London used to run on horse transport; in fact, it’s a cliche to say that traffic moves as slow now as it did before the age of the motorcar. And all those horses have left their mark in various ways. We love horses - hope you do, too.

Any comments - or a suggestion for a London secret? Please e-mail me.


Constitution Arch

The huge bronze quadriga on top of the Wellington Arch was put up in 1912 and is the largest bronze in Europe. Designed by Adrian Jones, it shows the angel of peace descending on the chariot of war. The face of the charioteer was the 11-year-old son of Lord Michelham, who funded the sculpture.

Hyde Park Corner SW1
Tube: Hyde Park Corner

Physical Energy

George Frederick Watts, RA, was one of the foremost painters of his time but did little sculptural work because of an allergy to plaster. This massive bronze, another casting of which forms the Rhodes Memorial in Cape Town, was put here in 1908. He was responsible for Postman’s Park.

Kensington Gardens W8
Tube: South Kensington

Jacob The Cart Horse

This wonderful life-size dray was lifted into place near the south end of Tower Bridge by helicopter in 1987 to  mark the work done in the docks by horses. He is near the site of the former stables of the Horseleydown Brewery, founded by John Courage in 1787. St John Horseleydown was a former nearby parish.

Queen Elizabeth Street SE1
Tube: Tower Hill

Sand Bin

Used to keep the streets clean of manure, give grip in icy weather and up hills, or deaden the sounds of iron-shod cart-wheels outside the home of the sickly, these boxes were a common fixture in the horse-drawn 19th-century. This last survivor was restored in 1945, after being hit by a WWII bomb.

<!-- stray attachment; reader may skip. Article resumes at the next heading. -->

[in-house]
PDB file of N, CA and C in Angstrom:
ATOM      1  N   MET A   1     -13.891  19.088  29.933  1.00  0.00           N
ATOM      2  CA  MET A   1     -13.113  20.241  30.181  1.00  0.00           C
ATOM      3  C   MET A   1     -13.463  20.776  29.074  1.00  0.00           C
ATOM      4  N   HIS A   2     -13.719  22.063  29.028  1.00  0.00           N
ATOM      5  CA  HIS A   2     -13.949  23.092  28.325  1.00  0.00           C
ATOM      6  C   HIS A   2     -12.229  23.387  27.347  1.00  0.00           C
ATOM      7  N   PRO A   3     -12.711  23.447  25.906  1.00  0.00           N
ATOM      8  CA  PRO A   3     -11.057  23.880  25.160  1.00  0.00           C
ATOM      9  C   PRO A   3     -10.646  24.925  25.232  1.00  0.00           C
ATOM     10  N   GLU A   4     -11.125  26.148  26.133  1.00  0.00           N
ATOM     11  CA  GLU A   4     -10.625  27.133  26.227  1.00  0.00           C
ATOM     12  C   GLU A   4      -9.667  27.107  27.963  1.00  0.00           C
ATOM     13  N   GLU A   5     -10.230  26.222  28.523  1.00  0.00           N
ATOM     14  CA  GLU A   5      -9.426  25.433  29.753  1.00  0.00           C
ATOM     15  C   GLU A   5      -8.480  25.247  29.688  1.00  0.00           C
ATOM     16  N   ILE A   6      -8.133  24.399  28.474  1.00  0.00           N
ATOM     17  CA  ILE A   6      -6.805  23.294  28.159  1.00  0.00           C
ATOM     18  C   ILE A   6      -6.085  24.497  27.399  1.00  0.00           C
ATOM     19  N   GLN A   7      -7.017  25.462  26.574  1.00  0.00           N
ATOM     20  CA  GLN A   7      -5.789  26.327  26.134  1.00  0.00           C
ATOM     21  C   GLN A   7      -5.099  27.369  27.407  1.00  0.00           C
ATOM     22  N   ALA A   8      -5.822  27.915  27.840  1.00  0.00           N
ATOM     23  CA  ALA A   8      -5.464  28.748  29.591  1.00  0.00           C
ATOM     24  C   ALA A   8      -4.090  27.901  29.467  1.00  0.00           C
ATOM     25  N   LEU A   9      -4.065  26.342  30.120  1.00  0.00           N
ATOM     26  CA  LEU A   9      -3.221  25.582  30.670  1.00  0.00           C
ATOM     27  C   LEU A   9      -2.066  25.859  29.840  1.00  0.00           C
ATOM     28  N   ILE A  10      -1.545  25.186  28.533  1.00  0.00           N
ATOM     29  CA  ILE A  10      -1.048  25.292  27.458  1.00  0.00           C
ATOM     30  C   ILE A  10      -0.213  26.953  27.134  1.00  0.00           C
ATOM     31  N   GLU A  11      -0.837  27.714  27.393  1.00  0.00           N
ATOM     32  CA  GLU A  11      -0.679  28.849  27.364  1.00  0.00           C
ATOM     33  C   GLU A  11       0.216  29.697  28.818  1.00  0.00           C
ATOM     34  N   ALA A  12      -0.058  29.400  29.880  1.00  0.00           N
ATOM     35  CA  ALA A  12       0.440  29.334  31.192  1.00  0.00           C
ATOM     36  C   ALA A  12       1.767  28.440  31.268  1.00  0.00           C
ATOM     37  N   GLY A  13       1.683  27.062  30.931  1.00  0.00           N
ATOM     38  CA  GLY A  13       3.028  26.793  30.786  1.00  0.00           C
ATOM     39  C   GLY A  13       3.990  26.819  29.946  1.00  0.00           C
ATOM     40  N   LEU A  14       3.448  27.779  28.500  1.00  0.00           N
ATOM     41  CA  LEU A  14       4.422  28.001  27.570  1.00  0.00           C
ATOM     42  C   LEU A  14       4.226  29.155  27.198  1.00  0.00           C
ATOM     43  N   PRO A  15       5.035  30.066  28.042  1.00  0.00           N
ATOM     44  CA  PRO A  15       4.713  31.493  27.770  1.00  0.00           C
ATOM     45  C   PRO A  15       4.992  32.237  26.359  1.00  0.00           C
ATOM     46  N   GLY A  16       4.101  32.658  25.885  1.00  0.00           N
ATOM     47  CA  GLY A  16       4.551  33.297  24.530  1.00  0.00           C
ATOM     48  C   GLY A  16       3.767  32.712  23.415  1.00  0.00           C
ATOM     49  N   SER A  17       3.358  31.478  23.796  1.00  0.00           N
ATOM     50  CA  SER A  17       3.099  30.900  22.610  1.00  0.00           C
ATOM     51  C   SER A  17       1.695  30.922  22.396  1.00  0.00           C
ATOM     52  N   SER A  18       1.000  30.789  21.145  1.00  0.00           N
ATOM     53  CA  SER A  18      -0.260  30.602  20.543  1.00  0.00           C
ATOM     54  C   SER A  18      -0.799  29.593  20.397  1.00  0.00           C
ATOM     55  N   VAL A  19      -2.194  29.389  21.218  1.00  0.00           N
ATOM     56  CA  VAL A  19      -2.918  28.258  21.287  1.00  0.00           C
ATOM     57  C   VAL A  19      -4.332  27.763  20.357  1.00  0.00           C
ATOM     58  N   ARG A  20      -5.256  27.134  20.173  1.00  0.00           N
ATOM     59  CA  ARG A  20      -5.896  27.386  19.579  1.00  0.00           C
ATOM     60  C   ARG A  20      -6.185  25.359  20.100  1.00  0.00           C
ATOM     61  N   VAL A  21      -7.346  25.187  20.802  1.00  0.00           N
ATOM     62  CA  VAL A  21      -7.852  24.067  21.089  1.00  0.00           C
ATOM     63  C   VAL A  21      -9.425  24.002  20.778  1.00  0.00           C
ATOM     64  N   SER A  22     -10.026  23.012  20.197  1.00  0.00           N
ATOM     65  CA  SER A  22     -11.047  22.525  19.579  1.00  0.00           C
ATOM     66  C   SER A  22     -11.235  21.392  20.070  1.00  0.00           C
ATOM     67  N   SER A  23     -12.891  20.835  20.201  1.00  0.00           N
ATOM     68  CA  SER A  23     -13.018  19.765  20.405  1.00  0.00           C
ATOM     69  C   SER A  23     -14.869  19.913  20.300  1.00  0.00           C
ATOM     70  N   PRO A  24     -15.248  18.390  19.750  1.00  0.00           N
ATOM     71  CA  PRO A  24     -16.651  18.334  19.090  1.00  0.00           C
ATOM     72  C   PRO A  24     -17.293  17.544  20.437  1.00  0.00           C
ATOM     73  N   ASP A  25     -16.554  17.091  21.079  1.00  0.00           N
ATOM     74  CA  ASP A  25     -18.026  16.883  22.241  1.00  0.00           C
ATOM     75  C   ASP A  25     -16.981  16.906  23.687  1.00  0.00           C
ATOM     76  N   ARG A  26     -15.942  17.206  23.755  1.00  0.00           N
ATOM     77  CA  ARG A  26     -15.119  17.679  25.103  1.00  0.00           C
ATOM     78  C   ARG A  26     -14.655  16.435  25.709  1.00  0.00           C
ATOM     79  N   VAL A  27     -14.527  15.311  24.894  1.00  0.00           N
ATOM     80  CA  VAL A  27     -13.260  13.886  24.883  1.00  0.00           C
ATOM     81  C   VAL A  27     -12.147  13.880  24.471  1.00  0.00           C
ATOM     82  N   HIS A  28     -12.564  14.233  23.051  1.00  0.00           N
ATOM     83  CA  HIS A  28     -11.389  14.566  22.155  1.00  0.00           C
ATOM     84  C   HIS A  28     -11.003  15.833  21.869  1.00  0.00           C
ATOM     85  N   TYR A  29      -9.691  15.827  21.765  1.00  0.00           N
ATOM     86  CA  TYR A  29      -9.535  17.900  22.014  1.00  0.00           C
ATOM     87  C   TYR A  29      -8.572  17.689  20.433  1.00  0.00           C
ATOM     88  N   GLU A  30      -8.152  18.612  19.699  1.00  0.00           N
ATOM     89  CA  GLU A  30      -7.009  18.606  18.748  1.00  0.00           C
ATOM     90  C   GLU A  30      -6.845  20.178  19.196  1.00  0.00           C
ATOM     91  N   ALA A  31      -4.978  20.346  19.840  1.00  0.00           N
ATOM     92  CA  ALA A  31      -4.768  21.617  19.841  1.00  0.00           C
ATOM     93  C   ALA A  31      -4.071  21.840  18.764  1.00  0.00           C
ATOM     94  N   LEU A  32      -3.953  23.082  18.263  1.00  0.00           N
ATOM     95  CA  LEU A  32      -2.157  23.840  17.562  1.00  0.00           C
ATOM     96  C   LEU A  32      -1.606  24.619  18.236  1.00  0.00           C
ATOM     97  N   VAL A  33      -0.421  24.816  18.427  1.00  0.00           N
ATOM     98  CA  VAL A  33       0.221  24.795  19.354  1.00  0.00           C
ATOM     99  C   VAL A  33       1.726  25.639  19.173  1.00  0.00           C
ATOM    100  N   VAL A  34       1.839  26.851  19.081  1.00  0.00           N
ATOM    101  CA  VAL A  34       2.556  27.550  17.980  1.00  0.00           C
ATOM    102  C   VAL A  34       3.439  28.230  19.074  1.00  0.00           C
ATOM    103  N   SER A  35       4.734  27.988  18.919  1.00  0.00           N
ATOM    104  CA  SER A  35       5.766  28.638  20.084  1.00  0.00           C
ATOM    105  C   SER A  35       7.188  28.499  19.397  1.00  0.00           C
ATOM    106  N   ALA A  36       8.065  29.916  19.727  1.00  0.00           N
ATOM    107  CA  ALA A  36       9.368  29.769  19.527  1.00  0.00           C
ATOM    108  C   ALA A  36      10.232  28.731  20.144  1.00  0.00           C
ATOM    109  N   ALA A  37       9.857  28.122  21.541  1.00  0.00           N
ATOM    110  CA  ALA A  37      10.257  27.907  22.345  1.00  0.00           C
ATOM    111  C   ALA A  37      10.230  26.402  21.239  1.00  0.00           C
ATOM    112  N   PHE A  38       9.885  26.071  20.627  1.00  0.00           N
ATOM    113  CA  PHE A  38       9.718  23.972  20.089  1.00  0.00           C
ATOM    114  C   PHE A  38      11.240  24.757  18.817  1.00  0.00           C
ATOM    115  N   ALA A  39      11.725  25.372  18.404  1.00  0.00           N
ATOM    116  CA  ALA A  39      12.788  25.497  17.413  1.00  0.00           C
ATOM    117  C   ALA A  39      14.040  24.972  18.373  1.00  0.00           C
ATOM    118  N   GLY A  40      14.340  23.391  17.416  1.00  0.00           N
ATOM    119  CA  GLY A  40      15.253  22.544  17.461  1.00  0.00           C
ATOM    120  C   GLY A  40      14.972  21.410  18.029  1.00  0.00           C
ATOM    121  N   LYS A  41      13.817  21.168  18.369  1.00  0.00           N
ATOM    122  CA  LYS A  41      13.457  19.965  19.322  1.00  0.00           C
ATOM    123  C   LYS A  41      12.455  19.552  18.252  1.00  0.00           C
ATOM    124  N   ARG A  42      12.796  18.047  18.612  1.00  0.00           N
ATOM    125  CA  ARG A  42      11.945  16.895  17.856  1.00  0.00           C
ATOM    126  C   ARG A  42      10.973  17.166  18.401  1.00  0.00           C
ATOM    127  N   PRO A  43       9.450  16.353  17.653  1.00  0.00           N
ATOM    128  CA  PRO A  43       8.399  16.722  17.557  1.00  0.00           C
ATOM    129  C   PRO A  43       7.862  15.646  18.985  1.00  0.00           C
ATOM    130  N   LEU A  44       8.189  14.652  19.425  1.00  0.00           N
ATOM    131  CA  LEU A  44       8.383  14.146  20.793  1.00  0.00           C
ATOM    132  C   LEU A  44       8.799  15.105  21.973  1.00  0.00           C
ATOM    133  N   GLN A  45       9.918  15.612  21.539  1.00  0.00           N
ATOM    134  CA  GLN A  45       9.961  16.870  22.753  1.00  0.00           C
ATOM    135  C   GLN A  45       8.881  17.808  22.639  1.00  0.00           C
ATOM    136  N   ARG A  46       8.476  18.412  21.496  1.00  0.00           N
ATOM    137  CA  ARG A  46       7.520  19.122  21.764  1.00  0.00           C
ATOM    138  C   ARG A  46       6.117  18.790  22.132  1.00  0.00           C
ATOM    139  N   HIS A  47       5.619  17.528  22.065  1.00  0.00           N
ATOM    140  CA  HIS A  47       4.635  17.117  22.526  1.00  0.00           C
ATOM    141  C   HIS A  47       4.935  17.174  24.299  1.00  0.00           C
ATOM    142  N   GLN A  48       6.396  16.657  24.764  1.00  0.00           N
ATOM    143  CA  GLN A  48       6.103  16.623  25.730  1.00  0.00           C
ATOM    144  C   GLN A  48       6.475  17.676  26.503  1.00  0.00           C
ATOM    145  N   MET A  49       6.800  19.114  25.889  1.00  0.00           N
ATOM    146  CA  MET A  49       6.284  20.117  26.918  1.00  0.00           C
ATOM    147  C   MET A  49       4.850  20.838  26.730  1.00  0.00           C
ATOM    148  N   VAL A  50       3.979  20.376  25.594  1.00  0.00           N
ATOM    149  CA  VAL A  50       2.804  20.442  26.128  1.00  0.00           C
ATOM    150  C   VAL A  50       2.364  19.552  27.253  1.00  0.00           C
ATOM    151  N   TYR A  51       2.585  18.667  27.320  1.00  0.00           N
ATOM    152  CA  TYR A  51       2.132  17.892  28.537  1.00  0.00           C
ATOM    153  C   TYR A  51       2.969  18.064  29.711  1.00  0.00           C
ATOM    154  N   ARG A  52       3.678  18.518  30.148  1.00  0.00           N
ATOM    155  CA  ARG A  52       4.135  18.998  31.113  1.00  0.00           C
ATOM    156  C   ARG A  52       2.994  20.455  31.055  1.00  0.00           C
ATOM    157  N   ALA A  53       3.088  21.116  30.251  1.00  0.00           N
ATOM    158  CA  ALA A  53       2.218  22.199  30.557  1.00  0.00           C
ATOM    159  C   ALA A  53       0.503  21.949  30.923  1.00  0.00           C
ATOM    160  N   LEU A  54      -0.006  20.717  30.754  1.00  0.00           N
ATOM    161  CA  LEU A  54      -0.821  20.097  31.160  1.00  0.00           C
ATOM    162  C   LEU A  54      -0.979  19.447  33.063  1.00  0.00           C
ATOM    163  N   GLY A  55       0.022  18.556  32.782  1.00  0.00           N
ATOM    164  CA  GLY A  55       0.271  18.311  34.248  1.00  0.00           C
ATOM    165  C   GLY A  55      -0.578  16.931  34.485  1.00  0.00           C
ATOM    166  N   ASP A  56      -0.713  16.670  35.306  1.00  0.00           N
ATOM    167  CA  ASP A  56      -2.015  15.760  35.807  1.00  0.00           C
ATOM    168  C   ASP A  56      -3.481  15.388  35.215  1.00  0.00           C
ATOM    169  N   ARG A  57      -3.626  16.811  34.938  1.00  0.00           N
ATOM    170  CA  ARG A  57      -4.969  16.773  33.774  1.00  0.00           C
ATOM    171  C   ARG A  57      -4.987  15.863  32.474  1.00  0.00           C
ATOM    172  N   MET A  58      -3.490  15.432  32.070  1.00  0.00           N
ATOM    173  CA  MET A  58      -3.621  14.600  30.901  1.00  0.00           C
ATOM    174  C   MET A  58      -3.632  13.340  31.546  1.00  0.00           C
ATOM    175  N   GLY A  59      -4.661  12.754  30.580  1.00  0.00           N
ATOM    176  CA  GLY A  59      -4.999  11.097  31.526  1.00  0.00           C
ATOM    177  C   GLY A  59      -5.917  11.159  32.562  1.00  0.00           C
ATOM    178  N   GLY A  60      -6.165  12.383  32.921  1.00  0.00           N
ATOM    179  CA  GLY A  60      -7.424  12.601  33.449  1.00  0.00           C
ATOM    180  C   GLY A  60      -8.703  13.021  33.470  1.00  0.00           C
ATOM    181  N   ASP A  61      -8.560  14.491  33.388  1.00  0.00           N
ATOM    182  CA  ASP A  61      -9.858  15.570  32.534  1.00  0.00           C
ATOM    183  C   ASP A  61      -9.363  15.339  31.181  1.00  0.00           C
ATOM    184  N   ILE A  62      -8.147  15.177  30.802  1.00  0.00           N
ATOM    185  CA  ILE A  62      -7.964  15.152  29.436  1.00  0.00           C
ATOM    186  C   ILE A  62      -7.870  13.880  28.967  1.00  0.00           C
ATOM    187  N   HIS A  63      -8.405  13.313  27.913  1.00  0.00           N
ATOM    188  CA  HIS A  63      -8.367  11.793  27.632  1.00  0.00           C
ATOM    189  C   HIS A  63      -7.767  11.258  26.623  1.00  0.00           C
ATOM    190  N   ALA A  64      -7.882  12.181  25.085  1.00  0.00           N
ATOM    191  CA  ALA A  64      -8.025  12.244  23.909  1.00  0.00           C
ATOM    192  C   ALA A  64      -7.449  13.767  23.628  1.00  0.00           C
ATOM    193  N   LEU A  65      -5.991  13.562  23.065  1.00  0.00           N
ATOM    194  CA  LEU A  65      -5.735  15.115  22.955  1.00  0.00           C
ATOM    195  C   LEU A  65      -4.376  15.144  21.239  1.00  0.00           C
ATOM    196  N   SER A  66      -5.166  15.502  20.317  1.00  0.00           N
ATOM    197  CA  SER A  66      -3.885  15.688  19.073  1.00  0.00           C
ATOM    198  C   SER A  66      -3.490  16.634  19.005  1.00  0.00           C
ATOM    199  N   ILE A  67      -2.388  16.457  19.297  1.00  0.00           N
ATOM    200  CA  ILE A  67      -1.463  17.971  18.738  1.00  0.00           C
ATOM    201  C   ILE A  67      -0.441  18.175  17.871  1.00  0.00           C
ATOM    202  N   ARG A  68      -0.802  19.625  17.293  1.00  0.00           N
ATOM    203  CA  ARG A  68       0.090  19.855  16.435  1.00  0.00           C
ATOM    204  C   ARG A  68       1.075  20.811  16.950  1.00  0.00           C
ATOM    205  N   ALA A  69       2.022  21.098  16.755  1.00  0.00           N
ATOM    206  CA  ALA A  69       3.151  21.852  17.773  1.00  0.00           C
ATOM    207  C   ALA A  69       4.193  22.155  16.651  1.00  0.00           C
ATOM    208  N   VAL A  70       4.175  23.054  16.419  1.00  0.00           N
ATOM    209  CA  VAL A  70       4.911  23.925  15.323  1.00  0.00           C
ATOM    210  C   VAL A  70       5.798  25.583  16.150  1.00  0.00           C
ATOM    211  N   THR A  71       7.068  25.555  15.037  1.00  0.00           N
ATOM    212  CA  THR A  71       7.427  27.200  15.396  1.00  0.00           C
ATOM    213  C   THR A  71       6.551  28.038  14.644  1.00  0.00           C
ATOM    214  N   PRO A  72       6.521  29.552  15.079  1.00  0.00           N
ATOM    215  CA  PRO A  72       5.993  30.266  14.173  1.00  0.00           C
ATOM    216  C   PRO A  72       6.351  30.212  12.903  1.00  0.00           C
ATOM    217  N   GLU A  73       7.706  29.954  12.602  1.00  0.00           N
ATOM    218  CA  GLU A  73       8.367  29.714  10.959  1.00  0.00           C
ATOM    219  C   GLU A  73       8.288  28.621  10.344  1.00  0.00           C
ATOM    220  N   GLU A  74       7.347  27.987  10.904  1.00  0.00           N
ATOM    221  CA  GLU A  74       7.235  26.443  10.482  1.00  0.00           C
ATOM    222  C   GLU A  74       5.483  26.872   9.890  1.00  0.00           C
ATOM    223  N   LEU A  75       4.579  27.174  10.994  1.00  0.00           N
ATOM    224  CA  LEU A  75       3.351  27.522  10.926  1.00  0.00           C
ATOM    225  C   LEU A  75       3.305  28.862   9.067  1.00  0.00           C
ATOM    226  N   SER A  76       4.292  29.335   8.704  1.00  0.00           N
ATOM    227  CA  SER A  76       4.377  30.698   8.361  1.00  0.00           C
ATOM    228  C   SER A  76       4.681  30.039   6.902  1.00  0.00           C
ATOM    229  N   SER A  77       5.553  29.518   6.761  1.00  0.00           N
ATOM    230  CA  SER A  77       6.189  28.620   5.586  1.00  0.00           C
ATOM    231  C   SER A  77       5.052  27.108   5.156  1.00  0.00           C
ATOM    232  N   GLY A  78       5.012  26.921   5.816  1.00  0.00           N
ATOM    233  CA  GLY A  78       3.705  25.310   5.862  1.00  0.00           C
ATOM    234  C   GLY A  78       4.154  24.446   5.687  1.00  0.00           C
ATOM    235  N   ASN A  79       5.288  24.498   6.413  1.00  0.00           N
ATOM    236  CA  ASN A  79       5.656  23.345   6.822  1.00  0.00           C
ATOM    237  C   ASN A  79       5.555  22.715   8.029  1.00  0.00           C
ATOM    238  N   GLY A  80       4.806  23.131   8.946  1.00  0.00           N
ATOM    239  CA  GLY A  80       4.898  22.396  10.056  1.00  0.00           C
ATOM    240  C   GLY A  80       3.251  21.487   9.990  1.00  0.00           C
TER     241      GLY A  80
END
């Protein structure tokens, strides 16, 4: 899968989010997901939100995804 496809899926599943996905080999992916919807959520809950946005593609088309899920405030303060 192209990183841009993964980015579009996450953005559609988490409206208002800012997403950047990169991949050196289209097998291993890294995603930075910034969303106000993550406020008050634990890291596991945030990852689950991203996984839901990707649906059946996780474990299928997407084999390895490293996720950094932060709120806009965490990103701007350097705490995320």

Temple Place WC2
Tube: Temple


This 5m-high bronze horse by Judy Boyt was commissioned by Standard Life and sits high on East India House, looking down on Petticoat Lane market. It was awarded the RBS silver medal in 1993. Boyt specialises in animals and her work is much in demand in the rich world of horse-racing.

Middlesex Street E1
Tube: Liverpool Street

Sienna Buildings

Several fine horses for the price of one on this frontage in London’s famed jewellery centre. Called ‘Palio Horses’, they are by Guy Portelli RBA who once worked in the BBC Special Effects department. He went on TV’s Dragon’s Den to raise money for his latest ‘Pop Icons’ show.

47 Hatton Garden EC1
Tube: Chancery Lane

Yorkshire Grey

Two horses for the price of one, with the attractive relief of a Scots Grey cavalryman. Lord Lucan (before he disappeared) was a regular while using a nearby bookie and one corner of the pub is a memory to those early 70s. This pub actually now has a reputation for very fine food.

29-33 Grays Inn Road WC1
Tel: +44 (0)20 7583 3443
Tube: Chancery Lane

The Horse Hospital

Built in 1797, The Horse Hospital is a unique arts venue in Bloomsbury, which retains original features such as entrance by horse ramp, tethering rings, cast iron pillars and a cobbled floor. Don’t send them any sick horses, though.

30 Colonnade WC1

Tel: +44 (0)20 7833 3644
Tube: Russell Square

Unilever House

Overlooking Blackfriars Bridge is the neo-Classical Unilever House of 1931 by architect J Lomax Simpson. Two powerful equestrian groups in Art Deco style by William Reid Dick dominate the exterior. Dick also sculpted the eagle on the RAF Monument on the Victoria Embankment.

100 Victoria Embankment EC4
Tube: Blackfriars


Sterling, Dollar & Yen

These one and a half times life-size bronzes are outside the headquarters of the London Underwriting Centre, the hub of London’s financial services industry. Sculptor Althea Wynne is a keen rider and her love of horses shows through clearly. She is also influenced by classical art, especially Etruscan.

Minster Court EC3
Tube: Tower Hill